Login | Register   
LinkedIn
Google+
Twitter
RSS Feed
Download our iPhone app
TODAY'S HEADLINES  |   ARTICLE ARCHIVE  |   FORUMS  |   TIP BANK
Browse DevX
Sign up for e-mail newsletters from DevX


advertisement
 

The Baker's Dozen: 13 Tips for Building Dashboards with Microsoft BI Tools : Page 3

PerformancePoint Server, the newest product in the Microsoft Business Intelligence stack, offers tremendous productivity gains for building dashboards to display key performance indicators as well as many other reports and charts.


advertisement
Tip 4: Creating the KPIs and the Scorecard
Finally, with all these "housekeeping" steps out of the way, you can create the scorecard. Scorecards are comprised of KPIs (Key Performance Indicators). If you're not already familiar with the concept of KPIs, you can easily find definitions in blogs, web searches, and books. Suffice it to say that the six sales factors for JewelDestiny are KPIs: financial measurements to evaluate performance. The goal is to create a dashboard that displays how an employee or store or other geographic sales area is performing, according to the six sales factors.

To create each KPI, right-click on the KPI item in the Workspace Browser to add a new KPI. With each new KPI, you need to specify the actual value and the target value as the Sale Amount measure and the Sales Goal measure from the OLAP cube (see Figure 13). You can then select the threshold scoring indicator: the range of values to measure the actual data against the target data (see Figure 14). In the example for actual sales versus sales goal, anything at or above 100 percent is good (green light), anything below that but greater than 85 percent is a mild warning (yellow light), and anything below that is a red flag (red light).

 
Figure 13. Creating KPI, Part 1 (Defining the Actual/Target Values)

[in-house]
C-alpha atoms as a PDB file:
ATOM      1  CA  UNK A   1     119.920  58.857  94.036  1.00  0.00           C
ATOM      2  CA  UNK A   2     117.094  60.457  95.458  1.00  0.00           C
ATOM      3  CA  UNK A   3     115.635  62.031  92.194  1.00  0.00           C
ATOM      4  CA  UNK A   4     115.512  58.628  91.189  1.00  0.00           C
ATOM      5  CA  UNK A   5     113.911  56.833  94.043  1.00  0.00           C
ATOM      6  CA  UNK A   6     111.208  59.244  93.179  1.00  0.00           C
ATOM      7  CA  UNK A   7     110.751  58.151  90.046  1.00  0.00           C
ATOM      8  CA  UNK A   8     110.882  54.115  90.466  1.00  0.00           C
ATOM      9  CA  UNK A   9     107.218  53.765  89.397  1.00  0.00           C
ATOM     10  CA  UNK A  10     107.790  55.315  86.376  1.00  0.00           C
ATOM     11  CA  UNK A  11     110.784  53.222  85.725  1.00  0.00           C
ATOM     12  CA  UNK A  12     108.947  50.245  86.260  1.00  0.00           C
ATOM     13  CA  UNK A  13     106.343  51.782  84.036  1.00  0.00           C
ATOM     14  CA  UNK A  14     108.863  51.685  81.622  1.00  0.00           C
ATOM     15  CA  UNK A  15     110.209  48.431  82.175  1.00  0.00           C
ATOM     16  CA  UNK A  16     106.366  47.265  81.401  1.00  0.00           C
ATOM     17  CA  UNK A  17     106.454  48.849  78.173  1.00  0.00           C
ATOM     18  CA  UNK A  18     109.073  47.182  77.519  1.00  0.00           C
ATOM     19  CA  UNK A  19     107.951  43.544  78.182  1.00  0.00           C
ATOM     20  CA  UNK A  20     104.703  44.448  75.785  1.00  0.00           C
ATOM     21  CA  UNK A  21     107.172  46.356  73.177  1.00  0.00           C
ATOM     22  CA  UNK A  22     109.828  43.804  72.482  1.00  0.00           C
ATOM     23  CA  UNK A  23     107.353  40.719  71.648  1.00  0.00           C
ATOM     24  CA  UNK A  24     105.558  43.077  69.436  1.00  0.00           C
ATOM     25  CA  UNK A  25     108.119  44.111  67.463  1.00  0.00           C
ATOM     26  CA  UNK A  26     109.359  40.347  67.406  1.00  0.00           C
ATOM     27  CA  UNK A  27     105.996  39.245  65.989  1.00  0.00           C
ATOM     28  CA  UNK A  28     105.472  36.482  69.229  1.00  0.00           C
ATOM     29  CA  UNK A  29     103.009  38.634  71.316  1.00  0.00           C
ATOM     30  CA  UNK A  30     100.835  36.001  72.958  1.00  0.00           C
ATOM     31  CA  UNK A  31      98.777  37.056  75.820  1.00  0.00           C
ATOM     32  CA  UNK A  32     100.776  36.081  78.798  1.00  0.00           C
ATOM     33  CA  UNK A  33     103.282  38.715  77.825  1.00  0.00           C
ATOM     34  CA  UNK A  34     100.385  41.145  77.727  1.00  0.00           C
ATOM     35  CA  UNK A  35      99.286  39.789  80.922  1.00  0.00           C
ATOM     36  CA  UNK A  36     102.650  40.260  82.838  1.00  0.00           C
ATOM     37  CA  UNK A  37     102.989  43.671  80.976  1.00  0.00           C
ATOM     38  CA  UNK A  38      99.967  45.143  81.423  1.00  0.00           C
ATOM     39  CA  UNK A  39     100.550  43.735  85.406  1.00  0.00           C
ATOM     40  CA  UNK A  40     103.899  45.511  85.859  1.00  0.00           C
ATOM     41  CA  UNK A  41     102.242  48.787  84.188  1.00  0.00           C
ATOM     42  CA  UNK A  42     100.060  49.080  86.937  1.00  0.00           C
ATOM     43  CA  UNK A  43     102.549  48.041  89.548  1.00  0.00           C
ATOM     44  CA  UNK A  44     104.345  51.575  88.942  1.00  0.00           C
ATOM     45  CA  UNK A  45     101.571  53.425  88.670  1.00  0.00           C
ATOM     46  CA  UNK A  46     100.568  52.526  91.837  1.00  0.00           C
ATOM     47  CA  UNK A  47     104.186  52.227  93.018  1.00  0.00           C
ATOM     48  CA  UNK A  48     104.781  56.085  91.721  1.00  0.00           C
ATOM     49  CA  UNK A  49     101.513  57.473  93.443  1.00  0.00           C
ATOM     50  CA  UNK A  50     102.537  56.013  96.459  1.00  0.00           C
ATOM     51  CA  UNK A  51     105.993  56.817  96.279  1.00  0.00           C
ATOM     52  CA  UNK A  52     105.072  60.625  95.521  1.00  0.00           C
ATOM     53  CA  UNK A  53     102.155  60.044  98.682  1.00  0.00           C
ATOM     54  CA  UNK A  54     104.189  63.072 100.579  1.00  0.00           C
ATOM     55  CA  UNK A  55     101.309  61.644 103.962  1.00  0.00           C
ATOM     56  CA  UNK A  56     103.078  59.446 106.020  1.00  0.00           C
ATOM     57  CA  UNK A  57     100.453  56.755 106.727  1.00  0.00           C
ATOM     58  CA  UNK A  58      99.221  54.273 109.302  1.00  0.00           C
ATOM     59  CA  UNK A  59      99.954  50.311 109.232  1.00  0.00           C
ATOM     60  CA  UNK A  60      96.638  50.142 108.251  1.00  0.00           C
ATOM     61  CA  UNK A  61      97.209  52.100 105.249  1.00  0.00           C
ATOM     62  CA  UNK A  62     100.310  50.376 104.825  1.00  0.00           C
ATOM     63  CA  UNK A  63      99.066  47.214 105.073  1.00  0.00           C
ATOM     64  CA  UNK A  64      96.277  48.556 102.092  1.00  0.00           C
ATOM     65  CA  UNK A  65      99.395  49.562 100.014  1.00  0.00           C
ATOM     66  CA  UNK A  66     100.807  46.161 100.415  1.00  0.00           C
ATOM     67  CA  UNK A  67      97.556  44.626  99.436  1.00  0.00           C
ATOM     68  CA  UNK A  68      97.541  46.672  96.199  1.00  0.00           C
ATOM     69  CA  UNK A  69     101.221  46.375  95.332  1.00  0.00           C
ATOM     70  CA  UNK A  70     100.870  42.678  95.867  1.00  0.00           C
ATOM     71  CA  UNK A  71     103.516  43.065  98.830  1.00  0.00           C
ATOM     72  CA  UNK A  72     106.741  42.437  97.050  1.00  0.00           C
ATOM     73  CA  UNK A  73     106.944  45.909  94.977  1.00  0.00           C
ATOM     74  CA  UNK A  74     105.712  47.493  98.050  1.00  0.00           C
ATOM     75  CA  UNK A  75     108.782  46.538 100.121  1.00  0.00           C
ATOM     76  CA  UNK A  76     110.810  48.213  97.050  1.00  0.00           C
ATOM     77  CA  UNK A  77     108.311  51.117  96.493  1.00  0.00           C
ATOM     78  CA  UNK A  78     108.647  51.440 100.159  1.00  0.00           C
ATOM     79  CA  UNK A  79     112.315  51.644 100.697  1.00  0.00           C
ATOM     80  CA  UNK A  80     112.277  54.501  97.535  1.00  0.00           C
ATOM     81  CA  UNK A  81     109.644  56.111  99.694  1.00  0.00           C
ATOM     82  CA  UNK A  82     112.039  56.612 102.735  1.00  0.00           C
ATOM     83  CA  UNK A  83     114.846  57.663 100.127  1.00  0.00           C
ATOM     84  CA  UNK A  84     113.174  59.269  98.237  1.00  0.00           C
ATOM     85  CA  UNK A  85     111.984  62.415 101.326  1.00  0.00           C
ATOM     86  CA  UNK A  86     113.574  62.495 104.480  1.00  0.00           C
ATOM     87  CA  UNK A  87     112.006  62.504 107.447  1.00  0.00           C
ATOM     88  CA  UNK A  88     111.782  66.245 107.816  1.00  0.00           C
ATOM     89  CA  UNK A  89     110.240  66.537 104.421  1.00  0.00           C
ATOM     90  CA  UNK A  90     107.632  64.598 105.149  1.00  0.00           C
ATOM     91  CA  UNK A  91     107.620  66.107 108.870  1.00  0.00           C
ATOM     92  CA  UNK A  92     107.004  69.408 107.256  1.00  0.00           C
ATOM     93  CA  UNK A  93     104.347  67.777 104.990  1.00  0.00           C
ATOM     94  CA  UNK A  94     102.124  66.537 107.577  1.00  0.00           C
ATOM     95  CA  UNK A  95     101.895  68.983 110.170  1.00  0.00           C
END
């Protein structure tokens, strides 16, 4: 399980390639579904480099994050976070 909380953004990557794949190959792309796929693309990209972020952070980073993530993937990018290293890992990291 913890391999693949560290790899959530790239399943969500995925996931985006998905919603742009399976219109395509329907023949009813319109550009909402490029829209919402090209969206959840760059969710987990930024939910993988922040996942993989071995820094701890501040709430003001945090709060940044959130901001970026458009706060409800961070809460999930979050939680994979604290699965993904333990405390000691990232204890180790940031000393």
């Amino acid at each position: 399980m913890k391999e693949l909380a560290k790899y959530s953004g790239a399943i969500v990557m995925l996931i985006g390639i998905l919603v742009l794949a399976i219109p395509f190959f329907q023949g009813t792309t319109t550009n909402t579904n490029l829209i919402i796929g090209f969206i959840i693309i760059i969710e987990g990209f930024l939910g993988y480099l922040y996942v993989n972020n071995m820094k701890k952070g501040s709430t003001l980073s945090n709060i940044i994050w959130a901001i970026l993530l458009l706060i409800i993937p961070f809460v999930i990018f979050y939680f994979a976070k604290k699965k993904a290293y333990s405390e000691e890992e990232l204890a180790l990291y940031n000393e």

Figure 14. Creating KPI, Part 2 (Defining the Threshold Scoring Indicators)

After you create the first KPI, the remaining ones are easy: just create a KPI with a name, select the actual and target values and an indicator range. Note that in the case of the percentages, the target values are stored as a fixed value (e.g. 35 percent for Payment Protection Plans). Obviously you could also create a measure column in the OLAP database to handle this.

Finally, if you want to create labels that drill down (for instance, the Scorecard in Figure 1 shows Net Sales Objectives, Percentages, etc.), you can create a special kind of KPI called an Objective KPI. (You select the KPI type when you first create the KPI-either as an Objective KPI or a Blank KPI).

 
Figure 15. Scorecard with KPIs
After you finish creating the KPIs (and you also publish them), you can create the Scorecard that will display the KPIs by right-clicking on the Scorecard item in the Workspace Browser and selecting "New Scorecard." You can give the new Scorecard a name and then drag the KPIs from the Details list on the far right (see Figure 15). After you publish the scorecard, you can go back to the dashboard and drag the scorecard to the appropriate dashboard page.

Tip 5: Linking the Scorecard with Filters
You're almost there! Now you need to define filters for the scorecard so that the end user can view the scorecard by Sales Hierarchy or Employee, and by Date Hierarchy.

On the dashboard page, you can go to the third tab marked "Filter" and add a new filter. The PPS Designer gives you options to define a new filter by a custom MDX query, a simple Member Selection, or a Named Set. In this instance, you want to display the entire Geography hierarchy. Essentially, the code will amount to the following, which uses the MDX DESCENDANTS function: